Wednesday, July 18, 2012

Hello, People, it's Lady Gaga!

What is it with the media and nudity? A recent style news article in People Magazine began:

We thought there was nothing else Lady Gaga could do to shock us, but leave it to the envelope-pushing singer to make jaws drop yet again. And this time it’s not about what she wore, it’s about what she didn’t wear.

So what’s she done now that shocked People mag? She Tweeted a picture of the ad campaign for her new perfume where she’s naked except for strategically placed little men and a black mask.  I’m going to go out on a limb here and guess that the men were Photoshopped onto her body and, really, folks, this is a young woman who calls herself Lady Gaga. But I won’t leave you in the dark. Here’s the ad.

Whether or not you like her music (for the most part I do), she’s a twenty six year old eccentric pop star known for being outrageous. And yet the advert reminded me of the work of several prominent surrealist artists and sculptors. There’s an artistic originality to the concept as well as Lady Gaga’s signature style. I’ll reserve judgment on the fragrance itself which People describes as:  “the first-ever black perfume” (it turns clear once spritzed) the aroma is described as dark, sensual and light according to WWD. The fragrance features notes of belladonna, incense, saffron, honey, apricot nectar, crushed tiger orchid, and jasmine sambac (not blood and bodily fluids as rumored). Hmmmmm. It sounds interesting to me.

I’ll admit I’m all for young artists pushing boundaries, working outside the box, doing new things or old things in a new way. The rock stars of the sixties and seventies shocked parents while thrilling and inspiring young people. The Rolling Stones and Beatles were revolutionary. Eric Clapton was a brilliant junkie musician. Sting, Elton John, David Bowie outraged plenty of “adults” in their youth. And now that these artists are in their 50’s, 60’s and, yes, even their 70’s, we tend to forget the uproar they once caused.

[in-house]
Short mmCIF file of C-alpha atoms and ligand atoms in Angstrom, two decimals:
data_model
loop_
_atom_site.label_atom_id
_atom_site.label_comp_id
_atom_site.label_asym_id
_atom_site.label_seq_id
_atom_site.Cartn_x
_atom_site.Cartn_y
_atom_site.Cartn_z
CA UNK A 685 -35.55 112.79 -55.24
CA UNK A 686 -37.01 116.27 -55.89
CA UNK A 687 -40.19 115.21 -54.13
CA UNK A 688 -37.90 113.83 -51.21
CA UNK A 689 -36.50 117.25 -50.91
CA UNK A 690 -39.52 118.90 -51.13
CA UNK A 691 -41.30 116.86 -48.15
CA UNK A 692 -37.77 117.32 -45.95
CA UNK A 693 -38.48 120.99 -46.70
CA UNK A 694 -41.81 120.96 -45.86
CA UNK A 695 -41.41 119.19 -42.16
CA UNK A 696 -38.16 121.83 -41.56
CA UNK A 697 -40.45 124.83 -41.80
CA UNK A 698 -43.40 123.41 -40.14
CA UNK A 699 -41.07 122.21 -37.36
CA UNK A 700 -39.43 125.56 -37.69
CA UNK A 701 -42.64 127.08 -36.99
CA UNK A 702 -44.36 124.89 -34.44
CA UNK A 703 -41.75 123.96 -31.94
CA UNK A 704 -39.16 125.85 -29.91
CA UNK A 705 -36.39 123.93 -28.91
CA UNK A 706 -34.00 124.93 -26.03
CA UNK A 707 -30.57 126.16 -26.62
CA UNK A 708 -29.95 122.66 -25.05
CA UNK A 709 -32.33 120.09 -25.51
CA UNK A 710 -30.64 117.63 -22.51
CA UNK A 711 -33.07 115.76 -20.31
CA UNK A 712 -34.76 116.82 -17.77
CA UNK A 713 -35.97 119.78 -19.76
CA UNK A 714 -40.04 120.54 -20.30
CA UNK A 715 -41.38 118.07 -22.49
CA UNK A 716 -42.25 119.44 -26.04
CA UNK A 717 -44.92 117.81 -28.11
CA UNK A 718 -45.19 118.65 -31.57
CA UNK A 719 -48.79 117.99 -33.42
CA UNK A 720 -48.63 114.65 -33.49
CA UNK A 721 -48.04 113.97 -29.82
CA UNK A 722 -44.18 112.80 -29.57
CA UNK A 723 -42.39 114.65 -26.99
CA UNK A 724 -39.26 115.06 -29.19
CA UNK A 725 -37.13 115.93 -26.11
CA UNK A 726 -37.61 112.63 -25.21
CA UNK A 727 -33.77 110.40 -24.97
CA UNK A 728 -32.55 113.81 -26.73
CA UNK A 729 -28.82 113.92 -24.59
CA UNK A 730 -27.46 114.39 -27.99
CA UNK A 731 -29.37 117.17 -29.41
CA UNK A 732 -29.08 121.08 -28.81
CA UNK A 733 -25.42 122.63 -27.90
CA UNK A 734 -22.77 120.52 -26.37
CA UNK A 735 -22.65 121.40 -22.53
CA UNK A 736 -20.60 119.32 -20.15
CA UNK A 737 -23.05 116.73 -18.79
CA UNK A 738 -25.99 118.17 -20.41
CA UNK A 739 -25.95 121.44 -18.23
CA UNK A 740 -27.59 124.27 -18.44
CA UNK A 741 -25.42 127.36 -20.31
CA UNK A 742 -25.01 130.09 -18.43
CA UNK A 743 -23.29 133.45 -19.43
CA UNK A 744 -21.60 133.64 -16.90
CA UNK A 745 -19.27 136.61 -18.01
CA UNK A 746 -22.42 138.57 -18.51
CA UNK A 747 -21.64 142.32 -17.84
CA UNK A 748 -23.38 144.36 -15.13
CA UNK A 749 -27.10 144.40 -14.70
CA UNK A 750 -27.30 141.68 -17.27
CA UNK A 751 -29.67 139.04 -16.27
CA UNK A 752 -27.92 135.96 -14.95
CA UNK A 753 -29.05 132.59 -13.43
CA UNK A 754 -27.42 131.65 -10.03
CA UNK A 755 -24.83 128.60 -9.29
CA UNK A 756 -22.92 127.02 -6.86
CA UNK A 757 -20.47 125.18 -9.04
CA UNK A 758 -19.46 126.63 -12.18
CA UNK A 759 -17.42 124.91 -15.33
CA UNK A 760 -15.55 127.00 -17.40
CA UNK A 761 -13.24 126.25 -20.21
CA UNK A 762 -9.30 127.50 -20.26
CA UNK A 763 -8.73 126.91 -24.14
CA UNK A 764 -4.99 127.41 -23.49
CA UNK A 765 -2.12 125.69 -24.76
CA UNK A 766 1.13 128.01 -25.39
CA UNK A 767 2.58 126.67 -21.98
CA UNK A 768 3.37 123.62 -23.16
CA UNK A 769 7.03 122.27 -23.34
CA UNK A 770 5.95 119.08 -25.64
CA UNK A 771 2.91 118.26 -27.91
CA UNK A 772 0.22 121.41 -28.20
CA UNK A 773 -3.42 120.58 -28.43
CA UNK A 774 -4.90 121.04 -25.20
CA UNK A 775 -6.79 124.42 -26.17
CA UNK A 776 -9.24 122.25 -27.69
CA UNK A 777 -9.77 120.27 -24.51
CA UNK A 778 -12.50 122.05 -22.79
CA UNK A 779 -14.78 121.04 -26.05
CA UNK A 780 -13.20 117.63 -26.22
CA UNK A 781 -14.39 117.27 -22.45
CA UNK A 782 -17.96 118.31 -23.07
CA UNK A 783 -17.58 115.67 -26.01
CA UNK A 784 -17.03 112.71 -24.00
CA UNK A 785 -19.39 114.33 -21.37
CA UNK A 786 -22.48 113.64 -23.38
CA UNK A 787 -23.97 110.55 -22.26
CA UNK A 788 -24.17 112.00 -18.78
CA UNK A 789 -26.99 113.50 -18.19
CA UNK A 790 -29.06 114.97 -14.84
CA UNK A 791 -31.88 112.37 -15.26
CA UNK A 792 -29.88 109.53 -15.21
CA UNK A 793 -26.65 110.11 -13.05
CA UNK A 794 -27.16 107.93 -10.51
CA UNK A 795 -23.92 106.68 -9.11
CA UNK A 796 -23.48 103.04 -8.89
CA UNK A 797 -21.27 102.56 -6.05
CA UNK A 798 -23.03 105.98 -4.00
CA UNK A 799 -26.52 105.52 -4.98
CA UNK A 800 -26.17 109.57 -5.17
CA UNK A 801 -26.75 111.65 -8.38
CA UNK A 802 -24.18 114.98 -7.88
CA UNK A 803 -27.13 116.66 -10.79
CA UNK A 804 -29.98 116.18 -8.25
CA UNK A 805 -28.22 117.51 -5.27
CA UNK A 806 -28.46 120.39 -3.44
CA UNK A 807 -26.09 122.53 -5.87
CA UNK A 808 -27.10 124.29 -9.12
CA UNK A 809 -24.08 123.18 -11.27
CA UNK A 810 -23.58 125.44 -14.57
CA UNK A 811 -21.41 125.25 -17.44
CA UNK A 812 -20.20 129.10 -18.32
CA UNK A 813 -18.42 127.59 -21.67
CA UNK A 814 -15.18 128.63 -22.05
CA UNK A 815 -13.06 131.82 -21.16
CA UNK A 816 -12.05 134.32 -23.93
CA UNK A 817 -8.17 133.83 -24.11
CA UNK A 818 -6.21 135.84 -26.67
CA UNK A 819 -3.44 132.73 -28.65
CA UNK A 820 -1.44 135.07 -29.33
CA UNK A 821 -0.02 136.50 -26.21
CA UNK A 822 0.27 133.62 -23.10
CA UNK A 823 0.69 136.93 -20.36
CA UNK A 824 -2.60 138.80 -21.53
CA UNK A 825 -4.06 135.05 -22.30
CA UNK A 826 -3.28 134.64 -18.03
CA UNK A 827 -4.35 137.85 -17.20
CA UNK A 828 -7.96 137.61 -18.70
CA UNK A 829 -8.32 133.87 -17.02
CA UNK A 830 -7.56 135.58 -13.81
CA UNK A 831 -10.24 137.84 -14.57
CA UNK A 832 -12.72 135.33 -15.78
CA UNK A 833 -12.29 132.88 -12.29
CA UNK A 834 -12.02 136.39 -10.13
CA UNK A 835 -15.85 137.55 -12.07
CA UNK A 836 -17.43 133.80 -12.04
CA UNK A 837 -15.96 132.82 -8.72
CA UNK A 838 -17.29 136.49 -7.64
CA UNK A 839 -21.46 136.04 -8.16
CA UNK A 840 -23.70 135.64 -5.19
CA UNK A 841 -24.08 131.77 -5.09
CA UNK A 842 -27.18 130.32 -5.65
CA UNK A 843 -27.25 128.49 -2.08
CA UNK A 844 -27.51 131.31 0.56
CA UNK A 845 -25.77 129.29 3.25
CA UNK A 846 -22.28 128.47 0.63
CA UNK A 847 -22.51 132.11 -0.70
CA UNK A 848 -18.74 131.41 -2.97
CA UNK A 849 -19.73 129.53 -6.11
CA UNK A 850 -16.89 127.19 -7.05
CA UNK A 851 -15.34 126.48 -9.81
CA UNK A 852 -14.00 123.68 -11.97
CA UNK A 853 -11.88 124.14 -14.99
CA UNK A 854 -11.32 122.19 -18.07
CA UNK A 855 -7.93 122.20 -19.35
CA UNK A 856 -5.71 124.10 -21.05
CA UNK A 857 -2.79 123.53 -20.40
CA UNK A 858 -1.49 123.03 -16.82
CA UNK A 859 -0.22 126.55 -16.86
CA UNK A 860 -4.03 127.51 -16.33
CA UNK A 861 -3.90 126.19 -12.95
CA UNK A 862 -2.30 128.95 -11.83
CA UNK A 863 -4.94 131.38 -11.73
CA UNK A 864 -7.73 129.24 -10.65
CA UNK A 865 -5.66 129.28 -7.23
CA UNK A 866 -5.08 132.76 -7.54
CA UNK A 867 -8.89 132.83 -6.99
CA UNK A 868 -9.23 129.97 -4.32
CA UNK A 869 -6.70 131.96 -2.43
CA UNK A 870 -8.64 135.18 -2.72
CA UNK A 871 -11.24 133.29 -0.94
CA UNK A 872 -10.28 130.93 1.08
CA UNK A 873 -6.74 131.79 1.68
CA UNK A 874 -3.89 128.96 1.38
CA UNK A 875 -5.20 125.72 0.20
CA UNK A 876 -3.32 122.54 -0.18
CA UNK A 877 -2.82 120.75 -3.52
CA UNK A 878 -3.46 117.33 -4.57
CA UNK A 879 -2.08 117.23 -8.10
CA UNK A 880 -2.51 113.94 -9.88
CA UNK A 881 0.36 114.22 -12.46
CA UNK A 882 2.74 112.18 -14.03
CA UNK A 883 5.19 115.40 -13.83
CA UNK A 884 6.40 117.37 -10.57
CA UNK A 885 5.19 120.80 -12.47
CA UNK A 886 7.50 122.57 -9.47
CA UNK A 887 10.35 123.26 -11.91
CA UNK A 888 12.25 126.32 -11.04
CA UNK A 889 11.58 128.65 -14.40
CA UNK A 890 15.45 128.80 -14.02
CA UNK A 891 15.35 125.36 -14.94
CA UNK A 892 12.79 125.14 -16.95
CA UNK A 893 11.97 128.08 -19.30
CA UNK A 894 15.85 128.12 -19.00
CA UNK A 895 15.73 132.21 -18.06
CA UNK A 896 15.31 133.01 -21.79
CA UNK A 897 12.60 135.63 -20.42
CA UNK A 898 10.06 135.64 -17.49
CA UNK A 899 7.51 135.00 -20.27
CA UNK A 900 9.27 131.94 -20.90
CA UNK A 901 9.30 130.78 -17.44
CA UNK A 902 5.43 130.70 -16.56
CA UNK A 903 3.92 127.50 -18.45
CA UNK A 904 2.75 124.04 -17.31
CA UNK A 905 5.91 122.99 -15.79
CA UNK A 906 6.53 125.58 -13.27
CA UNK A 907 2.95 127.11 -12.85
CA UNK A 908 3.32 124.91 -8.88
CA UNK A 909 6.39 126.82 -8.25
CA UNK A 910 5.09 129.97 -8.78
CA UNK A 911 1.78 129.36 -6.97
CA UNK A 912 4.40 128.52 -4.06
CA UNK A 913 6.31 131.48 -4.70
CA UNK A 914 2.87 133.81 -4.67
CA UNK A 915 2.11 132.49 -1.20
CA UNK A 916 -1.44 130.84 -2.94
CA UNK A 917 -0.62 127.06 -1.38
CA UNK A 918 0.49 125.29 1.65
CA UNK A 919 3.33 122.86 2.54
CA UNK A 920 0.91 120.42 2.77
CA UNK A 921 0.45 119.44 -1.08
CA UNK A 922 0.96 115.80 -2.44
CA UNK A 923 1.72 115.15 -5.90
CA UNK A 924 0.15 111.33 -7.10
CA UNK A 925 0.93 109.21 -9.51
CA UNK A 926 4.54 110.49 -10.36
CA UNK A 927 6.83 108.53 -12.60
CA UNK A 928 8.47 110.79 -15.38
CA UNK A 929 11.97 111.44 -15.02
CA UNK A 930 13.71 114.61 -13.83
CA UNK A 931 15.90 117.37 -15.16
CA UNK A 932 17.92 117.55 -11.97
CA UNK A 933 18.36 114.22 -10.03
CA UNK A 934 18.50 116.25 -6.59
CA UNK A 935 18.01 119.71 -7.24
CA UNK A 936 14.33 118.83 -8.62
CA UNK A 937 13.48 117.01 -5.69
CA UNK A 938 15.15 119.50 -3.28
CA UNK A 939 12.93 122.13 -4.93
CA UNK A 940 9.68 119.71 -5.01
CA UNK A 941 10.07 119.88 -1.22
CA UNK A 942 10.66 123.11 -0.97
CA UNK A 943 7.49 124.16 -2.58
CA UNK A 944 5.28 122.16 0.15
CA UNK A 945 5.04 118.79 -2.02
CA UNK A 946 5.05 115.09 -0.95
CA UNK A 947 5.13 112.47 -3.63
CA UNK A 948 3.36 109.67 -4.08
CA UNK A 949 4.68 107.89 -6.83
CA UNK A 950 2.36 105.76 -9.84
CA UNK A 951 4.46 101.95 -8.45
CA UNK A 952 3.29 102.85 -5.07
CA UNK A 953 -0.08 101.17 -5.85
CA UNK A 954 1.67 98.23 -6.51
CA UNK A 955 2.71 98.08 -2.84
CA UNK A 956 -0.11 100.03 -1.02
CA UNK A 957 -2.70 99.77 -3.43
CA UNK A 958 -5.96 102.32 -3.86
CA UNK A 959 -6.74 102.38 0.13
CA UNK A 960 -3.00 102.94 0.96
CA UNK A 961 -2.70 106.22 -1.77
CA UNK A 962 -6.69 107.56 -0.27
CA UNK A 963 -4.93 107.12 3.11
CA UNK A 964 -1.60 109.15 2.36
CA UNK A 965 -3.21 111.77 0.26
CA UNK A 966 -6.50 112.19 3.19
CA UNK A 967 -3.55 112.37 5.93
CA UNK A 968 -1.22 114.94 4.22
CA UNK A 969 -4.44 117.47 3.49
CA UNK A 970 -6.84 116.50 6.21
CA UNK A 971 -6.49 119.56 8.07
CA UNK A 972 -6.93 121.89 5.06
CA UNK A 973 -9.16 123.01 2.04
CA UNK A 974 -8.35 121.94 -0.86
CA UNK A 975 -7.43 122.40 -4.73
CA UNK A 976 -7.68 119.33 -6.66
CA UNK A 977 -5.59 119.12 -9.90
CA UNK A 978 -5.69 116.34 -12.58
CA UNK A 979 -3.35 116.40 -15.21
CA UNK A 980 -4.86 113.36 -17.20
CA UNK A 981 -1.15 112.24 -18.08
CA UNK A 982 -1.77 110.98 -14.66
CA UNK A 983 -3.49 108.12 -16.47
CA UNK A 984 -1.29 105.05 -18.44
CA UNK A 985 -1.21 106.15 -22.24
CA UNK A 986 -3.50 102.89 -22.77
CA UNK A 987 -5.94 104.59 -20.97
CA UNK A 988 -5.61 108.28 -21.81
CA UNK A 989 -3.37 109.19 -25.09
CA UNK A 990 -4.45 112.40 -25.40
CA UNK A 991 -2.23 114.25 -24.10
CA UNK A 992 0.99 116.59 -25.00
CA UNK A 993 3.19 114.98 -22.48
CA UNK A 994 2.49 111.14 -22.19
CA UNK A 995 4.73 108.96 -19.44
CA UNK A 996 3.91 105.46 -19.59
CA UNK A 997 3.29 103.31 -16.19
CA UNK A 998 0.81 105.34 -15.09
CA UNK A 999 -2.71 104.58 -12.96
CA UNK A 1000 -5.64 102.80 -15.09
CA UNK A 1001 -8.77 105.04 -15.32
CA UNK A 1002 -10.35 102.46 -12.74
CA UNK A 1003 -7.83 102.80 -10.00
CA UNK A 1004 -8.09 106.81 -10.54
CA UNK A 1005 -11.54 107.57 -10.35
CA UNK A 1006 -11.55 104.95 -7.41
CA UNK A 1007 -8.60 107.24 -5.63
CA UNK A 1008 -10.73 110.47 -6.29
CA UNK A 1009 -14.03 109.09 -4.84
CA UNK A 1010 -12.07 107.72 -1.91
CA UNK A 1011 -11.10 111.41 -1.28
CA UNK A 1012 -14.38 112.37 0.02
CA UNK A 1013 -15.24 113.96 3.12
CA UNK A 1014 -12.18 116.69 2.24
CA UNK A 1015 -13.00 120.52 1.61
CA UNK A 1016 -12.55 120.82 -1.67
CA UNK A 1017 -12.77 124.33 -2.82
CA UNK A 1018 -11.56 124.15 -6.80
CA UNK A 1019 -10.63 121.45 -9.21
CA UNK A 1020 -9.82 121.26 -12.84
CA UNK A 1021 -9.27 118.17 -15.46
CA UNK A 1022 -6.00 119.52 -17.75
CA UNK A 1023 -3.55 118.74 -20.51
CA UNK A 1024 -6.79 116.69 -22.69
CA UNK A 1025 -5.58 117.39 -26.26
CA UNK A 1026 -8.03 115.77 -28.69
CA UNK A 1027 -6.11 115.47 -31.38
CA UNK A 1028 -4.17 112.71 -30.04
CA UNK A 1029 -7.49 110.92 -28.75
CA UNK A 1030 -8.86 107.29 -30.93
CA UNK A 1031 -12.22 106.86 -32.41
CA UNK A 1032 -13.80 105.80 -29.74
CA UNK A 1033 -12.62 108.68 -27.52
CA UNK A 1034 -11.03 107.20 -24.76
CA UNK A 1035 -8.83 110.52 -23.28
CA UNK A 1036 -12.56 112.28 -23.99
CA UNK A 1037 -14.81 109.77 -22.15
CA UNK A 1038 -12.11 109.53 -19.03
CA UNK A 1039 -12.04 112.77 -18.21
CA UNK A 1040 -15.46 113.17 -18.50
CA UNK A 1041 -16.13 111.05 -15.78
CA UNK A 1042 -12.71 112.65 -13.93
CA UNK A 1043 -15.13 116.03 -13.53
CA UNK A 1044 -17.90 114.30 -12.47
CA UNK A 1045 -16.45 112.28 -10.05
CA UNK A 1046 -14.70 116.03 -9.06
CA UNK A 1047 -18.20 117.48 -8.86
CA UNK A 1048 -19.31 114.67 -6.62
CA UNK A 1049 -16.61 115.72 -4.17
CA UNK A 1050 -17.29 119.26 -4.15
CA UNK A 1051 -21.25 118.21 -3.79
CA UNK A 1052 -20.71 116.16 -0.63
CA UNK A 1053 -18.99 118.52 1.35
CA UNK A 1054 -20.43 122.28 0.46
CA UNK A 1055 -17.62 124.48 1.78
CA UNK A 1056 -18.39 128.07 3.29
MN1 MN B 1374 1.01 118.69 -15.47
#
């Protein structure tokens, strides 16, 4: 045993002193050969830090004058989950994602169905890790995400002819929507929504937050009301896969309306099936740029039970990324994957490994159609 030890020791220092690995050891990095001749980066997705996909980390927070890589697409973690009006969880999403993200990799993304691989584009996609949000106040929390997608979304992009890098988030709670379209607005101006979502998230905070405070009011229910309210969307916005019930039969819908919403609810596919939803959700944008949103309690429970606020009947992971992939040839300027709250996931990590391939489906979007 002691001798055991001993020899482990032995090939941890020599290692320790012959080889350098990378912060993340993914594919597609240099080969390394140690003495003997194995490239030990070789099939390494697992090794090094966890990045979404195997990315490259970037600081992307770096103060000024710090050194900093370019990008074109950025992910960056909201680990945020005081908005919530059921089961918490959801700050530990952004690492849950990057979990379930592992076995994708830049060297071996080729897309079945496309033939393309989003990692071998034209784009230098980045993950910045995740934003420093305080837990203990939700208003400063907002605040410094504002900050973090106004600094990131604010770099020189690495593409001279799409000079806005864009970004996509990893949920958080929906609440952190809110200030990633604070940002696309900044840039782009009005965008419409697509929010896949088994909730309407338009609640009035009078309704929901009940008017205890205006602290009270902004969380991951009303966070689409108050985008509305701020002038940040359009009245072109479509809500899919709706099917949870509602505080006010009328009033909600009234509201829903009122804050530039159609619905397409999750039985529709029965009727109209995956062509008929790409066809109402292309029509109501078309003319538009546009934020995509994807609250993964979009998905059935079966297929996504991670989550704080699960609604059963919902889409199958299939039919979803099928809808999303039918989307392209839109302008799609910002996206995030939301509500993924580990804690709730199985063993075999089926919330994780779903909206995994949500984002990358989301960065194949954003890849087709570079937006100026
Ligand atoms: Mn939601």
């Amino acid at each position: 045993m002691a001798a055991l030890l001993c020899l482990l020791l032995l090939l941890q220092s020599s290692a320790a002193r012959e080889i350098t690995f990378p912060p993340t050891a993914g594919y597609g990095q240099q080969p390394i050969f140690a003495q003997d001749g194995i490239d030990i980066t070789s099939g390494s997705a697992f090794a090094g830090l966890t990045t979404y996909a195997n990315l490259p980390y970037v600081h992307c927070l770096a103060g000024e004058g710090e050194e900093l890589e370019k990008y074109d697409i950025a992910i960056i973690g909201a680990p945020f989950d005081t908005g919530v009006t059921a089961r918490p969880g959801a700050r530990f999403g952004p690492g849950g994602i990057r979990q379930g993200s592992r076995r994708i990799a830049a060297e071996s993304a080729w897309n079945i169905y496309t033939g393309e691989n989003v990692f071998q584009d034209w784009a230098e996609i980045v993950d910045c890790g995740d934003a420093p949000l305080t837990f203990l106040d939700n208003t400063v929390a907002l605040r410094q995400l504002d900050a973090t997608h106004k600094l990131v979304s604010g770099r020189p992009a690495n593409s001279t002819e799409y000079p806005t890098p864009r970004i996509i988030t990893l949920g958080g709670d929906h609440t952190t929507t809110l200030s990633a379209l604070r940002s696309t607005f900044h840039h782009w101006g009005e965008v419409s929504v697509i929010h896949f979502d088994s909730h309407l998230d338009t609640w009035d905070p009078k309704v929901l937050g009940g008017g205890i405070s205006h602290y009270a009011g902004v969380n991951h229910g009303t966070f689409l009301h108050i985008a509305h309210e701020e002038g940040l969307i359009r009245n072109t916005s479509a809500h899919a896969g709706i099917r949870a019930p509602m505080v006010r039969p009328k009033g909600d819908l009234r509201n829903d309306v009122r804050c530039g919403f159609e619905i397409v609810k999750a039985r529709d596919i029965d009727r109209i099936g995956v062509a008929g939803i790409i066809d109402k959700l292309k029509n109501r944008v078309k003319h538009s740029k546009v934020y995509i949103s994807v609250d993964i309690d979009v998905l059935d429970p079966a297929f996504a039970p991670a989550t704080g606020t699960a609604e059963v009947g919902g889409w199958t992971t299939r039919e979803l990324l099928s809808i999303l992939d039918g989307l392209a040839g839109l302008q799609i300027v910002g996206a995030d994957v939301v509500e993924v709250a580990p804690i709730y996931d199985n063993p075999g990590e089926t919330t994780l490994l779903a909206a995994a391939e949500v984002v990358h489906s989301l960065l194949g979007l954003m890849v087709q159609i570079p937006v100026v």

I’m delighted that young artists can still find recognition in being themselves in a world where beauty and celebrity often trumps talent. Lady Gaga, Adele, Katy Perry, BeyoncĂ© and the rest—I hope they mature into their talent and last beyond the sizzle and flash. Youthful outrageousness will be forgiven if these talented women continue to grow.


(Note to Madonna—You, dear, are WAY past being young. Time to wear clothes and behave yourself.)

So what do you think of the the ad? Of Lady Gaga? Of Madonna? Is anything else on your mind today?


Sarah Andre said...

I'm afraid I'm very jaded! The second I heard and saw Lady Gaga and her antics I thought: Wow, she's the next generation's Madonna.

Take the 80's and Now: both women are passable singers with constant radio hits. Both continue to reinvent themselves--which often means upping the shock-value. Both exude a sexuality so different from any other female singer that they vaulted to fame and uniqueness probably on that alone.

I find it interesting that the press insinuates there's a cat-fight between the two. To me they're the same icon, only a generation apart.

The ad reminds me of a sexy Gulliver's Travels. :)

Looking forward to smelling the unique perfume you described!

Pat O'Dea Rosen said...

Sarah's "sexy Gulliver's Travels" is spot on. I don't consider the photo shocking. Then again, it's destined for Vogue rather than Seventeen. Know what I find distinctly unsexy? The perfume's name.

Lark Howard said...

I see the Gulliver's Travels image, Sarah. And agree she's the new Madonna although more of a performance artist than a raunchy singer. Time will tell if she lasts.

Lark Howard said...

Fame is the name of her last album, Pat. And yes, the ad is aimed at an artsier audience than Teen or Us magazines. The media likes to call things shocking to make people read the story. I doubt many people we know would be offended.